Key facts

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Mental health effects


Page summary

A person can experience a range of mental health effects during and after use. These effects can last days or weeks. Sometimes, if they continue for longer, a person may need ongoing treatment.

This page includes information on the short and long-term mental health impacts of as well as the common signs of some mental health conditions.

If you or a loved one is having a mental health problem it is important to reach out to a trusted friend, family member or local GP.


Taking (like ice) can have a range of effects on a person’s mental health and wellbeing. These effects can happen while a person is using the drug or after they stop using it. Effects of ice on a person’s mental health may last a few days to a few weeks. For some people these mental health effects may not go away and will continue for a long time after they have used ice, and will require treatment.

The effects of ice on mental health can include:


  • Insomnia (not able to sleep)

    Methamphetamine is a stimulant which means it can keep a person awake even though a person may not still be feeling the ‘high’. The use of methamphetamines like ice can make it hard to sleep and can mix up a person’s sleeping patterns. This can lead to a person being unable to sleep even though the feelings of  ice have worn off.

    Those experiencing problems sleeping (insomnia) often find it hard to fall asleep or may wake up lots during the night and they can’t fall back to sleep. Continued problems with sleeping can lead someone to feel very tired, not able to concentrate or focus and have headaches during the day.

  • Signs of Anxiety Disorders

    Methamphetamines such as ice increase the heart rate which can cause people to feel out of breath. Some people may suddenly feel very frightened or paranoid (suspicious) which can trigger panic attacks. Other common symptoms include restlessness, shaking, dizziness, sweating, dry mouth, muscle aches, headaches, feeling sick in the stomach or vomiting. These symptoms can leave people feeling agitated or nervous, particularly as the drug starts to wear off. If these symptoms persist for several days, or a few weeks, it may be a sign that an anxiety disorder is present. Click here for tips about how to help someone who is having a or experiencing other side effects.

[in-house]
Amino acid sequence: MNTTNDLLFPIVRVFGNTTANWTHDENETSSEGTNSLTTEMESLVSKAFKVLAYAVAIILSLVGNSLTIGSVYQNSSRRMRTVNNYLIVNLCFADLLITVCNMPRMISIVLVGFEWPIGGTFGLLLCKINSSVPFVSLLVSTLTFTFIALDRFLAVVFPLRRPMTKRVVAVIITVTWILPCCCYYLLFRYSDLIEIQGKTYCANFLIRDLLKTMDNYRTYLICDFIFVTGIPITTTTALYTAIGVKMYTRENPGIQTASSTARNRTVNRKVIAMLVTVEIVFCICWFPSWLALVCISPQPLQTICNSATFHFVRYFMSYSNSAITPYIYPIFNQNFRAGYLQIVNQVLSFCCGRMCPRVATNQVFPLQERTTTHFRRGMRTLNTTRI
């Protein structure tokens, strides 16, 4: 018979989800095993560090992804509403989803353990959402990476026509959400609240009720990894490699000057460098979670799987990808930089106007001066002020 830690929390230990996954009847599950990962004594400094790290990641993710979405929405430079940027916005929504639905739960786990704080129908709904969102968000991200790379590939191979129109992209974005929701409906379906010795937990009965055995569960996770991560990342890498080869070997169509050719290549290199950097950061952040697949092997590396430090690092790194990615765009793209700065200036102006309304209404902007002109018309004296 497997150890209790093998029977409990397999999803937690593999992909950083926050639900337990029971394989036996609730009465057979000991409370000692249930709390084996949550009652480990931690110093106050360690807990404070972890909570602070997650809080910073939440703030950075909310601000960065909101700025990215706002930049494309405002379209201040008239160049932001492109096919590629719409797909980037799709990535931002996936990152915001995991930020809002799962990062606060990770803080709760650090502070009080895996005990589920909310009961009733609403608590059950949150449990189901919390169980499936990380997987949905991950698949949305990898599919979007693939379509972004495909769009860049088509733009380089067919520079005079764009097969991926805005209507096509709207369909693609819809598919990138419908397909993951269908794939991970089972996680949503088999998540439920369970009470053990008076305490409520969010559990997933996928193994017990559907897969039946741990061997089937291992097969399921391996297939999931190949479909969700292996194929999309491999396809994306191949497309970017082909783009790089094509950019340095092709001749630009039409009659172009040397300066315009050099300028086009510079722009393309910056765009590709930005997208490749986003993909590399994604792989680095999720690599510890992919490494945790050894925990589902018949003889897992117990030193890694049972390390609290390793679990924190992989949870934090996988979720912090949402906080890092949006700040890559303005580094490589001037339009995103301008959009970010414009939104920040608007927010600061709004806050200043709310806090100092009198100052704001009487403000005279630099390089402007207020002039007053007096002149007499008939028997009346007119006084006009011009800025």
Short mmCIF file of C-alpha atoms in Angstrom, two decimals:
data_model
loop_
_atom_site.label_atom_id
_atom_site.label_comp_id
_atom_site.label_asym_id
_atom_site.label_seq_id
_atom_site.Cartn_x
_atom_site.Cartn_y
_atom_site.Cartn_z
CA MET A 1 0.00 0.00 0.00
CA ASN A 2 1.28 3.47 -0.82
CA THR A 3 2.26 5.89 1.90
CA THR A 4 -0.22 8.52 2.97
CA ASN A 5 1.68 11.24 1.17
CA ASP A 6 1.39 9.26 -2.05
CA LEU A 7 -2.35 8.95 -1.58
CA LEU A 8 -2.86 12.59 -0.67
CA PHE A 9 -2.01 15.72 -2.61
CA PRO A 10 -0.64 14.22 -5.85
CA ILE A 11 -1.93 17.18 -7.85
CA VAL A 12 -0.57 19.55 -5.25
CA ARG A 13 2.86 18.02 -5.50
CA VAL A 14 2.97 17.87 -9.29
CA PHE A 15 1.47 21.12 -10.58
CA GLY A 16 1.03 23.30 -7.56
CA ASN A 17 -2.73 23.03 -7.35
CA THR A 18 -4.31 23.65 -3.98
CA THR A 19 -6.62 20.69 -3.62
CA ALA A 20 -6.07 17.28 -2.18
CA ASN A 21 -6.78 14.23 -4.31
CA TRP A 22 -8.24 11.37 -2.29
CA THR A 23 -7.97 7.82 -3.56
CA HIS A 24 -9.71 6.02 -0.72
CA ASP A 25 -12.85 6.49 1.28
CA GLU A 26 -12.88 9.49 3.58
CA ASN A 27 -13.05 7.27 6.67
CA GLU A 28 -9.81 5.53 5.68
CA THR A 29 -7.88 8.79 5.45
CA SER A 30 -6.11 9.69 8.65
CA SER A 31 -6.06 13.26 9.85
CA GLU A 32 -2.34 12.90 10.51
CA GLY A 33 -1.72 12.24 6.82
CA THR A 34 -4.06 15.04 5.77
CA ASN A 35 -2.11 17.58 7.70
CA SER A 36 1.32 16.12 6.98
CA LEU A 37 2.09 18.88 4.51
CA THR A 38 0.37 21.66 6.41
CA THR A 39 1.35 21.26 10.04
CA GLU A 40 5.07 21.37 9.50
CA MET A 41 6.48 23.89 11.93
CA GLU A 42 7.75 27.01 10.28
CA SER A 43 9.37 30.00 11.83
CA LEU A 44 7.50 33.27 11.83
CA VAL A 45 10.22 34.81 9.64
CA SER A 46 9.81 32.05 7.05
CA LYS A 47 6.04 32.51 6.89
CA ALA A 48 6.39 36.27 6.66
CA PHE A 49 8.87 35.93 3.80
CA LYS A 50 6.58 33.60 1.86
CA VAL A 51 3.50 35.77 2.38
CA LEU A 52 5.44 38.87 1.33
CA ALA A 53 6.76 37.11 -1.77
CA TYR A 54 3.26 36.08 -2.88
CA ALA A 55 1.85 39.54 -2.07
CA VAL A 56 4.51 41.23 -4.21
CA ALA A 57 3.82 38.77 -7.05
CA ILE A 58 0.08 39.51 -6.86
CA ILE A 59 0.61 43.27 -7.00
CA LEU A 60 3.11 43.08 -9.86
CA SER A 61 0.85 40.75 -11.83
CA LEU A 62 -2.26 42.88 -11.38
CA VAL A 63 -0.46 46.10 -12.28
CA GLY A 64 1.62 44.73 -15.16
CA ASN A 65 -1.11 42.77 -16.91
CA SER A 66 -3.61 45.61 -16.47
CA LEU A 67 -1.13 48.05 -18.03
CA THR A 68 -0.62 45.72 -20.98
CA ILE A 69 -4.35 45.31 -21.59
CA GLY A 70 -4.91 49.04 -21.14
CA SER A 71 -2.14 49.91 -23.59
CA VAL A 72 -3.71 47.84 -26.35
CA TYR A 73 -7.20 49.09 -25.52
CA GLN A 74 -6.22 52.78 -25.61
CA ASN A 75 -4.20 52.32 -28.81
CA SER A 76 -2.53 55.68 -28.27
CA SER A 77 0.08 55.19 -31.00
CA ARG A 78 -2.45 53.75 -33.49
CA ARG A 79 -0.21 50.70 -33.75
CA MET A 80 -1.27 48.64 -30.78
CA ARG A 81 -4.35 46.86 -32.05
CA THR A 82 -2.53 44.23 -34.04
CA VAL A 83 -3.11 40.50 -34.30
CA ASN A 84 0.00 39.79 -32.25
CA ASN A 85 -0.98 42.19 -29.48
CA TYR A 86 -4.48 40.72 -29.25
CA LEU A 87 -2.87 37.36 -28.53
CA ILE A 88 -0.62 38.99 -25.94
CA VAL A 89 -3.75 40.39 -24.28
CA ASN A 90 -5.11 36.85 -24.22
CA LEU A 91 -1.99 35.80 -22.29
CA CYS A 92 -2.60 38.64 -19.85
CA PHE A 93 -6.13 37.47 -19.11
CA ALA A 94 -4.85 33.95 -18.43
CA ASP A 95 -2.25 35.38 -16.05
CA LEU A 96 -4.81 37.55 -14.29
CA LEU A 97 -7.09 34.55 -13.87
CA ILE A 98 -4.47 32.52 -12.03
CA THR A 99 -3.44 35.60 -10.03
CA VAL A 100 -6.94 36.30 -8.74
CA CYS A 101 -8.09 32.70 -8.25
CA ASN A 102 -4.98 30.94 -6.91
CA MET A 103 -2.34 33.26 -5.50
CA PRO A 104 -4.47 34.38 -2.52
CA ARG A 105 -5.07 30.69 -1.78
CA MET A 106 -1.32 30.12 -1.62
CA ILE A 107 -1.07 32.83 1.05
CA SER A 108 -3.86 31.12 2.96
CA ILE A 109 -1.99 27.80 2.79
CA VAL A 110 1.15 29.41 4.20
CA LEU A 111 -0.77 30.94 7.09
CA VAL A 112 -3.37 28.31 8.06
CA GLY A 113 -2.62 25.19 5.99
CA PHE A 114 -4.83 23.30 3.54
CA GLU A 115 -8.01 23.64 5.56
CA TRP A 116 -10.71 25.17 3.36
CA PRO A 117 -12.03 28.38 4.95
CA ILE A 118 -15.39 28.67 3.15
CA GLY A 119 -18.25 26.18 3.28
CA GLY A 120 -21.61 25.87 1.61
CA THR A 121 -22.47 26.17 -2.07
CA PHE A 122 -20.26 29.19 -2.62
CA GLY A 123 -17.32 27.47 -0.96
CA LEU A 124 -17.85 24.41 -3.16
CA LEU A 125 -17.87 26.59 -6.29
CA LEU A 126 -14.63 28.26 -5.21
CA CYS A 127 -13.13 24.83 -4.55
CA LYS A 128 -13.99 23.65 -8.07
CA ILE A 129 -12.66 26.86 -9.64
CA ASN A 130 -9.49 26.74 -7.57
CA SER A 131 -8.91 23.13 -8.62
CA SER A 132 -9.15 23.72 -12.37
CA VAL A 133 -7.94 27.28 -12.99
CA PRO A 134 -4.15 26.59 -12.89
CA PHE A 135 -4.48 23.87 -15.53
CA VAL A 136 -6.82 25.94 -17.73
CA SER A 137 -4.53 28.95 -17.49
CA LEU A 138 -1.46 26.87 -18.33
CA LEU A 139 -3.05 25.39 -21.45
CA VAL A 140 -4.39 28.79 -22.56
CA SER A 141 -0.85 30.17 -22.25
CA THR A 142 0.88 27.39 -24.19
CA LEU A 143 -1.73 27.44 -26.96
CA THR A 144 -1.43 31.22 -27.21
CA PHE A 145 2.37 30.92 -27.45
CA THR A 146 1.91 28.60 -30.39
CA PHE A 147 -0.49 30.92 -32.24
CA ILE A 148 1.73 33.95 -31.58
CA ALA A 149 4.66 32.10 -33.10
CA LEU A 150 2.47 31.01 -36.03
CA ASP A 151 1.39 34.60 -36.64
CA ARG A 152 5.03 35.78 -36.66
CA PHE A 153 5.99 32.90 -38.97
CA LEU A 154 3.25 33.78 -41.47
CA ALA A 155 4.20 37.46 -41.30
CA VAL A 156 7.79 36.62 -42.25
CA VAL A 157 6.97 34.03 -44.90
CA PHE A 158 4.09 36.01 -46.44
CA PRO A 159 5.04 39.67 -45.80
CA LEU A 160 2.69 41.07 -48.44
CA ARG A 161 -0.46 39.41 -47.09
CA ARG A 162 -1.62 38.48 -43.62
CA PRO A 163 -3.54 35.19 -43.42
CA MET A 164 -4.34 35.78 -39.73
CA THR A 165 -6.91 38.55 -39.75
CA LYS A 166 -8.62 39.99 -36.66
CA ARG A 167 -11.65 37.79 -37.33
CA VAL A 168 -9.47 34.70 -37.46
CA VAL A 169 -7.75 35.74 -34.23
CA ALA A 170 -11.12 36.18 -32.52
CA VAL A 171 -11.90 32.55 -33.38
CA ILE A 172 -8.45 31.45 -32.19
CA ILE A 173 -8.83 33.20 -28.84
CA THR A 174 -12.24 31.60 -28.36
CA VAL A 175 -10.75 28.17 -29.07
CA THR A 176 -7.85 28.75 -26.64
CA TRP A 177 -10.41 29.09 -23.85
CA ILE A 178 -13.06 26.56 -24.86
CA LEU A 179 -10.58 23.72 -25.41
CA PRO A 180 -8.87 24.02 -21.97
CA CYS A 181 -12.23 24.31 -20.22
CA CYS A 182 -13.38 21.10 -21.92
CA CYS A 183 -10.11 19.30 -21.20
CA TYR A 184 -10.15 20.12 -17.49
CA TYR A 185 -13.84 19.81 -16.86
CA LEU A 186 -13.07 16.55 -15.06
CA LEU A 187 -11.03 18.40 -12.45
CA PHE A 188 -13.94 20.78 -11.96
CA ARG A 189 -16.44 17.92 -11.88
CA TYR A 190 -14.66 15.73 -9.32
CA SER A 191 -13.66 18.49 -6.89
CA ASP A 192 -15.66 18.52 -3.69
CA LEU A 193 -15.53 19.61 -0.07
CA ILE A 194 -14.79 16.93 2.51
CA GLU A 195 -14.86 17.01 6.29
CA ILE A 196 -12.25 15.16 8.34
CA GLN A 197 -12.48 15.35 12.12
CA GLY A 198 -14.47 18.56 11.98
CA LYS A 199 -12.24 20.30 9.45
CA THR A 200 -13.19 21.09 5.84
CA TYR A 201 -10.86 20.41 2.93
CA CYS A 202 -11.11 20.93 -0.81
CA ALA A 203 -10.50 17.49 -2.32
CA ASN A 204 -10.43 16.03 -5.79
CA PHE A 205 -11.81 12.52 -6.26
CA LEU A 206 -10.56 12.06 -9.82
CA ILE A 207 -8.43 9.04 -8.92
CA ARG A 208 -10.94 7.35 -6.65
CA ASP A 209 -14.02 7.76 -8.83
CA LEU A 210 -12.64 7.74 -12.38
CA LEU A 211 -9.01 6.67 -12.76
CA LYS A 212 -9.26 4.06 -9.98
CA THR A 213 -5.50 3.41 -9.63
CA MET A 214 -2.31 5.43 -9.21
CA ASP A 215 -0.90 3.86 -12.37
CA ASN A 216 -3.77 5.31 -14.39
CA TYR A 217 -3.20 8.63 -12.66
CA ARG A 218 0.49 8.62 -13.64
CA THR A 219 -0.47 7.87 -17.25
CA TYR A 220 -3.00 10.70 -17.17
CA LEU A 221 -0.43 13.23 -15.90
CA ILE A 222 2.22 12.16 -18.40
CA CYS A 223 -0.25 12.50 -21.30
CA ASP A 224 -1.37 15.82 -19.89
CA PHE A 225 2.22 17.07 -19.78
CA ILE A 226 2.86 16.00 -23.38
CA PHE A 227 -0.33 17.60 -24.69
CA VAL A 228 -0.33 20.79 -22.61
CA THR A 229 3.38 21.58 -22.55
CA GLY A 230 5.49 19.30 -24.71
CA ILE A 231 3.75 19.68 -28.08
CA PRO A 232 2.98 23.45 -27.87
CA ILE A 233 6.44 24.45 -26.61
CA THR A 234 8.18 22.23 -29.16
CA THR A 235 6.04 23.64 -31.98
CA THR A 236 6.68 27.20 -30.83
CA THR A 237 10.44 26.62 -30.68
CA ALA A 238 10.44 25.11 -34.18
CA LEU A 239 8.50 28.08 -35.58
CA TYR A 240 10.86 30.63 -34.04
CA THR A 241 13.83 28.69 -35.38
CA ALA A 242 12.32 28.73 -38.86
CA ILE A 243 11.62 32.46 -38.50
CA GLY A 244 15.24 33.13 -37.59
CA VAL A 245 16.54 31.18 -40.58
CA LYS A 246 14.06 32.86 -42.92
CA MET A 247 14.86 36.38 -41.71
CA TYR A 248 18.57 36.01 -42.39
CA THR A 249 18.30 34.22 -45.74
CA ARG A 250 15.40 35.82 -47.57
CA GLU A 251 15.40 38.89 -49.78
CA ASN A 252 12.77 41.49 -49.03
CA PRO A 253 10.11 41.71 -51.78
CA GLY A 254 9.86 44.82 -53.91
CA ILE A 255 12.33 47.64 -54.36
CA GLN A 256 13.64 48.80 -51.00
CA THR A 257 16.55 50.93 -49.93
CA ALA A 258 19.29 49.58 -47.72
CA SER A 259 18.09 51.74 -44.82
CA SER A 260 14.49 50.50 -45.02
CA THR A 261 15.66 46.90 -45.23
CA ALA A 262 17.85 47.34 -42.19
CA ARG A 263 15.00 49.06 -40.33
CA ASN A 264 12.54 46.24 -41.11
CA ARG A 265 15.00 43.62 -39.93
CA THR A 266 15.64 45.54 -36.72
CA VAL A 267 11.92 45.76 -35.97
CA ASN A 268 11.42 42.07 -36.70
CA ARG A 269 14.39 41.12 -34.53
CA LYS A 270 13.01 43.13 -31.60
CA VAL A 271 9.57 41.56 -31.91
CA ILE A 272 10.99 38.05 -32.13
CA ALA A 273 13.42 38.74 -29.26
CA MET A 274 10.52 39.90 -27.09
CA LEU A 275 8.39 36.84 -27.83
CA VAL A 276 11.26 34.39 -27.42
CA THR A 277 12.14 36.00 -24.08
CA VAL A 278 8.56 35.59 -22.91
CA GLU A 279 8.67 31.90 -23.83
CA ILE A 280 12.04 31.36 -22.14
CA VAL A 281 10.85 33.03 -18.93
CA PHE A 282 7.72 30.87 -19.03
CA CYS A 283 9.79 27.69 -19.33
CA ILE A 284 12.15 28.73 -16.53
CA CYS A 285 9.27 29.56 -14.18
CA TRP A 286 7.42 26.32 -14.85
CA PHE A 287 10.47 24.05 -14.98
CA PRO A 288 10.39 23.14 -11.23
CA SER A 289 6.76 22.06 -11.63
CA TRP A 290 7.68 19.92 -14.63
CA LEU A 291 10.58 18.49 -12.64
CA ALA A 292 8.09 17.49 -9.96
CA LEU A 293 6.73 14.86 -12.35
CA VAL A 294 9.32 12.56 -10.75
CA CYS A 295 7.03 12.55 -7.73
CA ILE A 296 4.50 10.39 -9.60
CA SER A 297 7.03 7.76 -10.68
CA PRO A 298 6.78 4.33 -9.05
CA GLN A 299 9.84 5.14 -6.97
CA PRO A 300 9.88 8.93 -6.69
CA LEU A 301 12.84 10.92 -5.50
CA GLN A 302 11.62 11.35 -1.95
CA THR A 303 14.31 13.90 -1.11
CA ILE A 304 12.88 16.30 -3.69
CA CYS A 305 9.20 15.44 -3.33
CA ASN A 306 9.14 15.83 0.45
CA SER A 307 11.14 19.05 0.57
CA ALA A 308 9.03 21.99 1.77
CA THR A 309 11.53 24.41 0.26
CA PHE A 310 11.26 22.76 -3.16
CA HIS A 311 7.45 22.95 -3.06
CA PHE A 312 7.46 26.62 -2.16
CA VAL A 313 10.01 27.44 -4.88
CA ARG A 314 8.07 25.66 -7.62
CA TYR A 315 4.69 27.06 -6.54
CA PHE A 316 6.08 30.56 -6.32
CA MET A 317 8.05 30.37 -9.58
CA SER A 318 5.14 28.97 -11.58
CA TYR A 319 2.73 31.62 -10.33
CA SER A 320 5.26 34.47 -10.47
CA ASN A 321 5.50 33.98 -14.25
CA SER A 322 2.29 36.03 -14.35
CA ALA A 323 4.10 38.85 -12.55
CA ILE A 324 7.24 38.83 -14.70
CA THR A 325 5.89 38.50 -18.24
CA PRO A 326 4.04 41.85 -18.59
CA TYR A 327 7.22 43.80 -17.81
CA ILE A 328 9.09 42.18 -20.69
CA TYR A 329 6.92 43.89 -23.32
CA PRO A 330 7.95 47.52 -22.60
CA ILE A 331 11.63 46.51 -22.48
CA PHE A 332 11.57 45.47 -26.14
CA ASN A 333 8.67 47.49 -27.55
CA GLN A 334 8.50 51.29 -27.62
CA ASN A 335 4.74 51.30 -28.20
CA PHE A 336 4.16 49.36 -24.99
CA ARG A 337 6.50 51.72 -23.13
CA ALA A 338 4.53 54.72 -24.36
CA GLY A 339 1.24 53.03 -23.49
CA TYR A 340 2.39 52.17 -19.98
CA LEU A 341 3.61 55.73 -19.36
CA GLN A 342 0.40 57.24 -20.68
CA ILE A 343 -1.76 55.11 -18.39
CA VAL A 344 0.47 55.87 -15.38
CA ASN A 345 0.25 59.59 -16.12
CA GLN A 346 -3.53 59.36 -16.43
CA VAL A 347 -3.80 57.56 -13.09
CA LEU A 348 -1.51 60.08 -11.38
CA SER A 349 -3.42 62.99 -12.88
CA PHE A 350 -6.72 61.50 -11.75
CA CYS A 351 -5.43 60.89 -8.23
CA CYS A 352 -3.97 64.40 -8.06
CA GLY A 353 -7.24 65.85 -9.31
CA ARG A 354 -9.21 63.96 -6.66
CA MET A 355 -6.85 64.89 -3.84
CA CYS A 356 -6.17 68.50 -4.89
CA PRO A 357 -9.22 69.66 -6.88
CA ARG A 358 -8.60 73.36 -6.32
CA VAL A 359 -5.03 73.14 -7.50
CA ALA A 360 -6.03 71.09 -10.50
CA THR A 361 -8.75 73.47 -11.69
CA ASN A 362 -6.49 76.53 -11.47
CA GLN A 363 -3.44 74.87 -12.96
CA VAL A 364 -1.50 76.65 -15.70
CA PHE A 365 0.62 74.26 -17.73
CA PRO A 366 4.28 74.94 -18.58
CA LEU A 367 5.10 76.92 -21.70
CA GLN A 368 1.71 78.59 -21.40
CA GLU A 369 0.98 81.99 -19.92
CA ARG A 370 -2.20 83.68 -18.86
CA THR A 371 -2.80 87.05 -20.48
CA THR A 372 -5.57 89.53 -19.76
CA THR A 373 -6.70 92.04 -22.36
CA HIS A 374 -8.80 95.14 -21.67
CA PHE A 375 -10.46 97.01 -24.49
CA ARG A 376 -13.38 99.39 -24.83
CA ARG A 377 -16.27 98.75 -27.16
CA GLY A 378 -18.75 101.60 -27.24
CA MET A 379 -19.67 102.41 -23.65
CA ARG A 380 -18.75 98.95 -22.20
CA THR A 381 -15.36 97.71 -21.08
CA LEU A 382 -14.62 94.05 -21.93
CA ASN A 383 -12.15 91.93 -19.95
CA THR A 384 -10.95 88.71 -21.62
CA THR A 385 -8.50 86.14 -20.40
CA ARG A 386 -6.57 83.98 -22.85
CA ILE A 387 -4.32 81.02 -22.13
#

• Signs of Depression (Feeling very down)

    As the effects of methamphetamine begin wearing off, it is common to feel very low, tired and useless (also called depressive symptoms) for a few hours or even up to a few days. Some people who use ice regularly also experience depressive symptoms even when they haven’t used the drug recently. This is  because it can reduce brain chemicals which are responsible for making us feel happy and excited.

    Those who have experienced depression before are at particular risk of experiencing these symptoms. If these symptoms occur for several days or for a few weeks, this is a sign that depression may be present.

  • Signs of Psychotic or Delusional Disorders (Not knowing what is real)

    Use of lots of and for a long time can cause acute psychotic reactions in some but not all people.

    Some signs of (not knowing what is real) from methamphetamine include:

    • Feeling like you are being watched, picked on or that people are out to get to you.
    • Hearing, seeing or smelling things that don't exist. For example, hearing someone call your name when no one is around, or imagining things are changing shape or moving on your skin when they are not. This can lead to skin irritation and sores.
    • Unusual thoughts. For example, thinking other people are reading your mind or stealing your thoughts.
    • Muddled thoughts or rambling speech.

    These signs can last a few hours or up to a few days. A small number of people may find these last much longer (e.g. more than a few weeks), or continue even when they are not using ice. This might mean that an underlying psychotic disorder, such as schizophrenia, is present.

Where to get support

If you, a friend or family member is experiencing problems, you can get support. It can be difficult to seek help, but in most cases the sooner you reach out for support, the better. You may want to discuss your concerns with a friend or family member that you can trust. Your General Practitioner or family doctor can also be a good starting point – they can confidentially discuss your concerns with you and refer you on to other services if you need additional support.

For more information on support services and how to get help for yourself or a loved one, visit the When and Where to Get Help and What type of help is available? sections.

If you need emergency support, call Lifeline on 13 11 14 (a free and confidential 24-hour crisis helpline) or dial ‘000' for the police or an ambulance.

Page last reviewed: Friday, 27 August 2021

If you need emergency support, please call Lifeline

13 11 14

which is a 24-hour crisis helpline or dial


for the police or an ambulance.